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Temple University revealed Monday that its business school lied for years on a range of statistics about its online M.B.A. program. The university gave false information to U.S. News & World Report about standardized testing, student debt, grade point averages of admitted students, student-faculty ratios and more. The dean of the Fox School of Business was ousted amid reports that he encouraged a culture that focused on rankings.

In releasing the details Monday, Temple tried to reassure current and prospective students with an FAQ. Here is one question and one answer: "Does this affect the Fox School’s accreditation? The Fox School remains accredited by AACSB, the Association to Advance Collegiate Schools of Business, a distinction held by fewer than 5 percent of the world’s business schools and one that the Fox School has maintained continuously since 1934."

The statement is correct that AACSB accreditation stands, and it is rare for accreditors to revoke recognition. But AACSB is "actively investigating" Temple's business school and its compliance with requirements, according to a statement from Stephanie Bryant, AACSB's executive vice president and chief accreditation officer.

Bryant said that several criteria for accreditation would appear relevant to what was going on at Temple. One requirement is that a business school "must encourage and support ethical behavior by students, faculty, administrators, and professional staff." In part this is judged by whether "the school has appropriate systems, policies and procedures that reflect the school’s support for and importance of ethical behavior for students, faculty, administrators, and professional staff in their professional and personal actions." One problem identified at Temple was that the now former dean disbanded a faculty review panel that had previously assured the accuracy of data submitted for rankings.

Another standard that Bryant said may be relevant is a requirement that accredited business schools "represent degree and nondegree programs accurately, realistically and with integrity in all communications."

Business schools under investigation maintain accreditation during the inquiries, she said. Those found in violation face "sanctions range from consulting with the school to accelerating a peer-review visit (i.e., earlier than the normal five-year timetable) to revoking accreditation."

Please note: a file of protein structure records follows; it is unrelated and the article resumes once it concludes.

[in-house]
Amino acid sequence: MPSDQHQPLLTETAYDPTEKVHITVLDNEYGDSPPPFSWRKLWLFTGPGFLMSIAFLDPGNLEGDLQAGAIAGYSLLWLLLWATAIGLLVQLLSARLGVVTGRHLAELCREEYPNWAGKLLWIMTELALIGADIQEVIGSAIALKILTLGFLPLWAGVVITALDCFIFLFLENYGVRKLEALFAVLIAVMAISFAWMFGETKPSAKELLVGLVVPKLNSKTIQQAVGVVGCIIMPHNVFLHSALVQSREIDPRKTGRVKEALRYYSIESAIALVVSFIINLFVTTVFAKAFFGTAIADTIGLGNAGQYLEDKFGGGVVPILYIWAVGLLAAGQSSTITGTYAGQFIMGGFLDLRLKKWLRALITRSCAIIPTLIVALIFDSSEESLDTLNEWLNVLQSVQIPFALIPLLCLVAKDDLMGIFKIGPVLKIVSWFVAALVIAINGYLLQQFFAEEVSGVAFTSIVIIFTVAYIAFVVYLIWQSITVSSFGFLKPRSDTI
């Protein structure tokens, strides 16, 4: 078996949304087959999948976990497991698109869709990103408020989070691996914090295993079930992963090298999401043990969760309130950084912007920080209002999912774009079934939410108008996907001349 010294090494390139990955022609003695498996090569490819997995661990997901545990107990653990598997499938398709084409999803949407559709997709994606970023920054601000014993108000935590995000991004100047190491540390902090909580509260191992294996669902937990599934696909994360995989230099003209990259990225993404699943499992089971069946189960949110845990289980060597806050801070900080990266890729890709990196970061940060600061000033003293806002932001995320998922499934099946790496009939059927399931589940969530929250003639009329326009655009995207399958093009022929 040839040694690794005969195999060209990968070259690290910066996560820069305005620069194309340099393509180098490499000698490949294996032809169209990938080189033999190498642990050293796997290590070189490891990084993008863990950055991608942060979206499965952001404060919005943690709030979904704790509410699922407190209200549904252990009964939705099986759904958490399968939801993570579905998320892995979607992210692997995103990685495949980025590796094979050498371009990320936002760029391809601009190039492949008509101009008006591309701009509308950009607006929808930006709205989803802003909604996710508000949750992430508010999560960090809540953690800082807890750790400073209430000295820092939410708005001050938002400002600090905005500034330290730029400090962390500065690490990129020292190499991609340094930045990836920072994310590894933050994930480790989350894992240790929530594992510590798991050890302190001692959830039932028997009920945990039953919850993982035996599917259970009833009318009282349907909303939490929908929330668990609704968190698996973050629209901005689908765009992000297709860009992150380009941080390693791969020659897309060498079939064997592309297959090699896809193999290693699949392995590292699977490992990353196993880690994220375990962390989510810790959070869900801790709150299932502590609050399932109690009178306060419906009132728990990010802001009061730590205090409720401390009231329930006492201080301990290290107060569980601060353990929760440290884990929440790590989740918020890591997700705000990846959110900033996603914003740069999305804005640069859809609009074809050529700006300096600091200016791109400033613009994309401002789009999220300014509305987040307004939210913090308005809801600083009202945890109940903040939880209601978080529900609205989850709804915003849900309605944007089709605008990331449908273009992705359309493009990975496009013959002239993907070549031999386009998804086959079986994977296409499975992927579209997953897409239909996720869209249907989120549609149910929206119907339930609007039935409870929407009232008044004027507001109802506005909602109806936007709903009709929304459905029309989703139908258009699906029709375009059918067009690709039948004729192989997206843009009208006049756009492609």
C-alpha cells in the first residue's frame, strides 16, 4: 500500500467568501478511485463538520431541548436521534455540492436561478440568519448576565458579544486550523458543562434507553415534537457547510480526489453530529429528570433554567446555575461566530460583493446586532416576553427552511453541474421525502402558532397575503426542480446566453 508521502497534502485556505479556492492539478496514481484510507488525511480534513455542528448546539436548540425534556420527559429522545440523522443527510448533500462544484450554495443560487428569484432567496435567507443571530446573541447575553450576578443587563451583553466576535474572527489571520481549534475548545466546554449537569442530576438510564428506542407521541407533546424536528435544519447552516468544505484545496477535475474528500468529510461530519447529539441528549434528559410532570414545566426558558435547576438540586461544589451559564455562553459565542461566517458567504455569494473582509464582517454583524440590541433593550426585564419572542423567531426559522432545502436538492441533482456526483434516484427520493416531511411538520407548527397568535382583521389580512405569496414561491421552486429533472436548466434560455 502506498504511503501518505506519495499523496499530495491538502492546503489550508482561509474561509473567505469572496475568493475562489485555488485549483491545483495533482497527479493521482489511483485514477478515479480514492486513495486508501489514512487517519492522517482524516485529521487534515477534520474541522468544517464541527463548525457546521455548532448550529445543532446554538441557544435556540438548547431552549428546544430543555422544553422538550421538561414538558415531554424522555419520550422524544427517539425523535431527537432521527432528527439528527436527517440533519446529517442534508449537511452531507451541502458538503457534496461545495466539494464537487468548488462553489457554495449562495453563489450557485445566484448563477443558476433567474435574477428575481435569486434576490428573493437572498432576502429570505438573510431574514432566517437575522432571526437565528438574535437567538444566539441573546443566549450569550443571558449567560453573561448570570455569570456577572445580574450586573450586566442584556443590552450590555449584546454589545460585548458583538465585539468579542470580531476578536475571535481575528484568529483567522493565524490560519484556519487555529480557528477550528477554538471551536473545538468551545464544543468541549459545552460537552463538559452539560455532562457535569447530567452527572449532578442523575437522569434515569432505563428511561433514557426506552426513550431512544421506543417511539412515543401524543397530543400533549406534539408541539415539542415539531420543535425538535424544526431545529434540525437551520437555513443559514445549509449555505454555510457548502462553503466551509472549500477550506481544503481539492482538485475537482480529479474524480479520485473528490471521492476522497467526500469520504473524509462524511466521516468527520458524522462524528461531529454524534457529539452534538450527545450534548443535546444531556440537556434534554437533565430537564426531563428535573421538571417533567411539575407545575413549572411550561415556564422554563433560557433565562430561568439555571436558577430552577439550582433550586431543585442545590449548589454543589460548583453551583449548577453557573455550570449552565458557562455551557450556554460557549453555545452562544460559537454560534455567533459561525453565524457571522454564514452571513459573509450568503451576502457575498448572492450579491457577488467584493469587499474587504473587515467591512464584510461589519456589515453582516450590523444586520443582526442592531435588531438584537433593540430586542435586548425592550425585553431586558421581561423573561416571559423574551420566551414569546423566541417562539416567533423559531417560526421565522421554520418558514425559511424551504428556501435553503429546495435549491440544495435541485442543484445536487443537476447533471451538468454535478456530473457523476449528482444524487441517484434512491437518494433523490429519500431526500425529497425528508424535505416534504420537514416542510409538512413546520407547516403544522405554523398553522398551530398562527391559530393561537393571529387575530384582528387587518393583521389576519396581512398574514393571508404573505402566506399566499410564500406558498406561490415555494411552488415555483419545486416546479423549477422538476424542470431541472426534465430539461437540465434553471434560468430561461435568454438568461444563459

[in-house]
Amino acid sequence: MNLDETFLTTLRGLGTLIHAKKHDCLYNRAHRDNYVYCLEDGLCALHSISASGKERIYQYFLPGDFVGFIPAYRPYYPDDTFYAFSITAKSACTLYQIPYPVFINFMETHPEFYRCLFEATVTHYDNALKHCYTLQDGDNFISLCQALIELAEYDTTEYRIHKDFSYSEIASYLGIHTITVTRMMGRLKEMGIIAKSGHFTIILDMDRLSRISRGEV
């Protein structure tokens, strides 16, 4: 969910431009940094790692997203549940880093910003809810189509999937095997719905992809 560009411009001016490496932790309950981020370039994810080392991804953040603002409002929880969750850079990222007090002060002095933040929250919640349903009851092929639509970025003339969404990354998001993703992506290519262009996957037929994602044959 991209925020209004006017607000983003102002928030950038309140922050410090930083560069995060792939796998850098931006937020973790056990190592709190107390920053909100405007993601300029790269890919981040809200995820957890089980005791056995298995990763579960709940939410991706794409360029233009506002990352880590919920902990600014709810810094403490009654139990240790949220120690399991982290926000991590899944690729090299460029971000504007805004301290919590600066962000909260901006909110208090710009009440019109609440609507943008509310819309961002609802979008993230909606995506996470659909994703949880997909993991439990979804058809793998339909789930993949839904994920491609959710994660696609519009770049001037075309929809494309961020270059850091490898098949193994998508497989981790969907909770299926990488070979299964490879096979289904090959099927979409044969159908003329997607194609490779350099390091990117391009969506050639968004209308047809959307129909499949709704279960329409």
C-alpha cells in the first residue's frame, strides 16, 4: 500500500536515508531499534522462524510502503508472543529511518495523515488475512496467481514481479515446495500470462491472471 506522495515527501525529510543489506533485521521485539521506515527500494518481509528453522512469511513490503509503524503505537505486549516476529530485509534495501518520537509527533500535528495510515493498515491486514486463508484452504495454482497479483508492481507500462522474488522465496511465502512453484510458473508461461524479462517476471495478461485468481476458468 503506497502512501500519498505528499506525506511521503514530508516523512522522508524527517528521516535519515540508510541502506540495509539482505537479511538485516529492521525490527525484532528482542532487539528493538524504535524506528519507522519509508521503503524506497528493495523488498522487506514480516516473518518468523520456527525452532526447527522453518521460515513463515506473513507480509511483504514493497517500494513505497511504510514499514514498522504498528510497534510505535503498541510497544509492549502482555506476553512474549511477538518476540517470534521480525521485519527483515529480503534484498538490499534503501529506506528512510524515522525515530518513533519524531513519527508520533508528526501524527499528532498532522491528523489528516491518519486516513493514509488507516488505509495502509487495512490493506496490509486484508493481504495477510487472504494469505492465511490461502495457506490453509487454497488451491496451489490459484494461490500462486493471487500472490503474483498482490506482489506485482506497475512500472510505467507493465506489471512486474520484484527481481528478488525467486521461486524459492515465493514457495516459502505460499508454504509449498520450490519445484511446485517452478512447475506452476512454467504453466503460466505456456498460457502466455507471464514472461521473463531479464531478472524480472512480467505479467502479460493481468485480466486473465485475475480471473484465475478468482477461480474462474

Brian Kirschner, director for communications and public relations of the Middle States Commission on Higher Education, which is Temple's primary institutional accreditor, said that Middle States "continues to monitor" the situation at Temple with regard to its business school. Middle States asked for (and received) a report in February, after the first word of irregularities came out. Middle States is now expecting further updates, he said.

Kirschner said that Temple's reported conduct raised questions about its compliance with two of the accreditor's standards. One of those standards, on ethical conduct, states that "ethics and integrity are central, indispensable, and defining hallmarks of effective higher education institutions. In all activities, whether internal or external, an institution must be faithful to its mission, honor its contracts and commitments, adhere to its policies, and represent itself truthfully." Another standard requires that accredited colleges and universities provide "accurate" information about a range of topics, including student debt.

After receiving the first reports in February, Middle States asked that it be kept informed of the situation so it could consider various issues.

A spokesman for Temple said that the university would be cooperating with all inquiries from accreditors.

U.S. News is also asking for more information from Temple. A letter sent to the university Tuesday noted that one line in the outside report prepared on the data falsehoods said the review found evidence that the problems may have extended beyond the online M.B.A. program. As a result U.S. News is asking Temple to verify the accuracy of data submitted for the magazine's rankings of undergraduate colleges and universities and graduate programs in business, education, engineering, law, medicine and nursing.

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